- The broader the keyword the better. Use the genre is the keyword search, like “folk singer songwriter” or “heavy metal,” as most playlists have that in the name. As of right now, the more specific you are in your keyword search, the less results you’ll get.
- Sometimes, the system spits out playlists with no contact information or any way of getting in touch with the playlister. This just means that you may not be able to pitch to them the traditional way. What we do, and suggest you do as well, is take the playlist name and/or curator listed and try and find them on social media, SubmitHub, or any other public playlisting platform. You may find them with some further research.
- Do not be scared of smaller playlists! You don’t have to only pitch to the ones that have more than 15,000 listeners, potential fans lie in the smaller playlists as well so don’t not pitch to a smaller playlist just because its numbers aren’t impressive.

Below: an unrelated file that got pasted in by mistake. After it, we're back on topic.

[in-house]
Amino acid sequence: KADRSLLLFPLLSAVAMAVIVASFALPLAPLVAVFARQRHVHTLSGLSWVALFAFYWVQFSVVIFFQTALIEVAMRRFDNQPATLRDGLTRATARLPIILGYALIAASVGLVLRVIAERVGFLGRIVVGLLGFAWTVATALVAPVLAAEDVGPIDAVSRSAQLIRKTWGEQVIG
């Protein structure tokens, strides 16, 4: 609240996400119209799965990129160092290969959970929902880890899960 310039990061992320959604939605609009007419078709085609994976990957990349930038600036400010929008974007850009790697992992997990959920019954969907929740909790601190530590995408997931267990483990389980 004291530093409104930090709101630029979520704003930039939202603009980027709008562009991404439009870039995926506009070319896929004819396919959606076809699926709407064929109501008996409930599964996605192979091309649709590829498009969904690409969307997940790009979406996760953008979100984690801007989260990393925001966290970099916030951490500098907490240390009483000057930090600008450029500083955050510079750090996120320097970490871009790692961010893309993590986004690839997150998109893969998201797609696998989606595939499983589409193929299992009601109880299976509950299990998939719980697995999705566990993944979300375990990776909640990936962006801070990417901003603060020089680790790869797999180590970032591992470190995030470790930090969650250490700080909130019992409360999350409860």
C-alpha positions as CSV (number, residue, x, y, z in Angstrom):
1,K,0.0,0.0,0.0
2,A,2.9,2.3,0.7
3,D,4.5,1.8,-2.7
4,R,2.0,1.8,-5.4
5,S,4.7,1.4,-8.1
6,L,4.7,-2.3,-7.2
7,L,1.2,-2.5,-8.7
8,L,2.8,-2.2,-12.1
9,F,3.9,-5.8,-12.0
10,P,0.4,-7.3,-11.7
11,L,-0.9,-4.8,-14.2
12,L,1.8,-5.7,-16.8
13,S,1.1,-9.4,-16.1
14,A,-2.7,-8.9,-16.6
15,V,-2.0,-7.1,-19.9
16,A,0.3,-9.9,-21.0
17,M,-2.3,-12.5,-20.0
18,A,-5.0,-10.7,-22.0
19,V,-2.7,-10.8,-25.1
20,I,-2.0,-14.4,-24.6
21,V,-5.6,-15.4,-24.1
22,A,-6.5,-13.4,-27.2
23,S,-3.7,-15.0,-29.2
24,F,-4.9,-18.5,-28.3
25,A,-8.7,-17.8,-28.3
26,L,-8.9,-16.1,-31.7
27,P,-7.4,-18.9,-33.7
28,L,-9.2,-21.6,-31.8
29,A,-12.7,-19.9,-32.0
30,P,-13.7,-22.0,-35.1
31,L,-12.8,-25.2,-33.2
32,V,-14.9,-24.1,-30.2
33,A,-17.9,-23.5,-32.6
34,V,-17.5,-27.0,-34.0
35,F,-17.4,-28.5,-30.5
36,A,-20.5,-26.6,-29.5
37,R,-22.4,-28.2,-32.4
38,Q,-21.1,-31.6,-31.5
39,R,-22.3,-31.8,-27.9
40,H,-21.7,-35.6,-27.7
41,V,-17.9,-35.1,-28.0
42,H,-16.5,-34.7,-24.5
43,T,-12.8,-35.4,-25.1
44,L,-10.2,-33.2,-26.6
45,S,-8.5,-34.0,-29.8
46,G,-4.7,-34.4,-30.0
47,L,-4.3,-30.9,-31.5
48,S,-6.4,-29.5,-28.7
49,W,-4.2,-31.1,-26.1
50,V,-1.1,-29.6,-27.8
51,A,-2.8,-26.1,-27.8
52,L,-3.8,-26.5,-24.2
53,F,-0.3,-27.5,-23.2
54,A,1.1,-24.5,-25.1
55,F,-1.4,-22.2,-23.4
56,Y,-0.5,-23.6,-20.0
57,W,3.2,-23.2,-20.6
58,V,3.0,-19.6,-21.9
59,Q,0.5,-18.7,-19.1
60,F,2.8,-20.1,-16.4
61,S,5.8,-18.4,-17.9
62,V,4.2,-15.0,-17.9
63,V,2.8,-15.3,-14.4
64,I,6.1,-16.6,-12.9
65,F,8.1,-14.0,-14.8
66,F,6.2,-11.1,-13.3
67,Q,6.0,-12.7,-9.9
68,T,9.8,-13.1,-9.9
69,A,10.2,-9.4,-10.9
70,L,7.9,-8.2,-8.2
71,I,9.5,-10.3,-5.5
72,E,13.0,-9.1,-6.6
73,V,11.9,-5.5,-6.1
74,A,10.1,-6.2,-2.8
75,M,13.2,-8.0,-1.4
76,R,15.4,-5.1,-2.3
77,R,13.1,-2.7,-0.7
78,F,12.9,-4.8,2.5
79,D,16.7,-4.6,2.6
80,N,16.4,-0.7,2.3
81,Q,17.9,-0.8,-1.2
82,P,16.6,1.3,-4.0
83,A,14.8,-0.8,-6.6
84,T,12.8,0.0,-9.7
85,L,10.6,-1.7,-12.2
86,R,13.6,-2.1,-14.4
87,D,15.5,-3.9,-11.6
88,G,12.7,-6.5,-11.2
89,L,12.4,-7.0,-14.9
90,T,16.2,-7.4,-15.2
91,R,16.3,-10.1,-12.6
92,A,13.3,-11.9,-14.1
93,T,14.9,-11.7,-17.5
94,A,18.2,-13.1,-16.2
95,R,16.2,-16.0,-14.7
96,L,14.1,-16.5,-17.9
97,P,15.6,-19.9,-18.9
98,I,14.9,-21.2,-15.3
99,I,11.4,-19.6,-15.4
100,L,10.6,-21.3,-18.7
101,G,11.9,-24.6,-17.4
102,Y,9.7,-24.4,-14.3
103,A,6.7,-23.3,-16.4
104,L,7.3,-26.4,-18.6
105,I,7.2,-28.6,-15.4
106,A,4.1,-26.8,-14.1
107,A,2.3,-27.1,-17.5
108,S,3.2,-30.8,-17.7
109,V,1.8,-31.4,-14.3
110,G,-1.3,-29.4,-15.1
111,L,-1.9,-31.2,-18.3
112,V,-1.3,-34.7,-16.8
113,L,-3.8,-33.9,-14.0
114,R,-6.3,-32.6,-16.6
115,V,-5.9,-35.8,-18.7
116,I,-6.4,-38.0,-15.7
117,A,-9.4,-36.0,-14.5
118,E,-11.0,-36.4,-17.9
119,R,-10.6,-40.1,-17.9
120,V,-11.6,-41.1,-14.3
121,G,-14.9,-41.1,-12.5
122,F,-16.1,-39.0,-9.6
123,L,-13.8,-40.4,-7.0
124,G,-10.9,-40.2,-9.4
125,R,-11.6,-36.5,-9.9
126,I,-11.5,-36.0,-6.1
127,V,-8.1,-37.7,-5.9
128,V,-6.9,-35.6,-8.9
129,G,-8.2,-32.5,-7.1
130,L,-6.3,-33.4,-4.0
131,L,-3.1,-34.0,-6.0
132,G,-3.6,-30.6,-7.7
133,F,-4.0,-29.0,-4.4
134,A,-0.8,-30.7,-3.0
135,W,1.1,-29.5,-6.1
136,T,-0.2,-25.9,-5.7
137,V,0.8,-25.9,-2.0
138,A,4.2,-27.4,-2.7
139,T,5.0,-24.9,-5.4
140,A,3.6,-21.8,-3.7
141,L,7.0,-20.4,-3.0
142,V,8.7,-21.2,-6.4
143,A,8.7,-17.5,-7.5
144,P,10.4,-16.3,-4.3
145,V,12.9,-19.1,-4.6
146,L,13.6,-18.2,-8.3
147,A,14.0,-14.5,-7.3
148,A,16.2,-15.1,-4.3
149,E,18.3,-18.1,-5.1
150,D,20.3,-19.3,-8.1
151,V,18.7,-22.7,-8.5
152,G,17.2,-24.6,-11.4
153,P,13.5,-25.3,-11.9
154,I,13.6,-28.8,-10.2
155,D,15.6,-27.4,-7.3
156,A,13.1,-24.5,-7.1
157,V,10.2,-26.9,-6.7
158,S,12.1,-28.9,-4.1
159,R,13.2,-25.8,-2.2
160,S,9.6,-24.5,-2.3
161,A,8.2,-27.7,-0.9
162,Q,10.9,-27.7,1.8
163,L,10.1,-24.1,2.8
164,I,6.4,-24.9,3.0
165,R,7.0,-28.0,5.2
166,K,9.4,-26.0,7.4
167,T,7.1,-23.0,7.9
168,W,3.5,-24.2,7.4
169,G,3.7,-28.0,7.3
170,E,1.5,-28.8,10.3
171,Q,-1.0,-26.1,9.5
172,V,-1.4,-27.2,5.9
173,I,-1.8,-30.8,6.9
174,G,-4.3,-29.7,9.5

What to Be Aware Of
Most of the playlists that you pitch to require payment for placement. Unfortunately, that’s the norm right now in the industry. That being said, 9 times out of 10 it’s worth the price. Most are pretty fair for the number of listeners a month. Remember, if the price doesn’t match the amount of likes and streams, don’t pay. There are also a good amount that don’t require payment, but a follow or a like and a share, a form of social repayment.
When we tried this with some of our clients, we found that with the playlists we pitched to, in addition to SubmitHub, traditional emailing, and other playlist submission platforms, your song can be streamed anywhere from 200 to 300 times a week and your monthly listeners grow in tandem.
We hope this post helps give you a basic startup on using the Playlist Supply platform.
For more tips and tricks that’ll help boost your playlisting capabilities, download our FREE Music Marketing Checksheet today!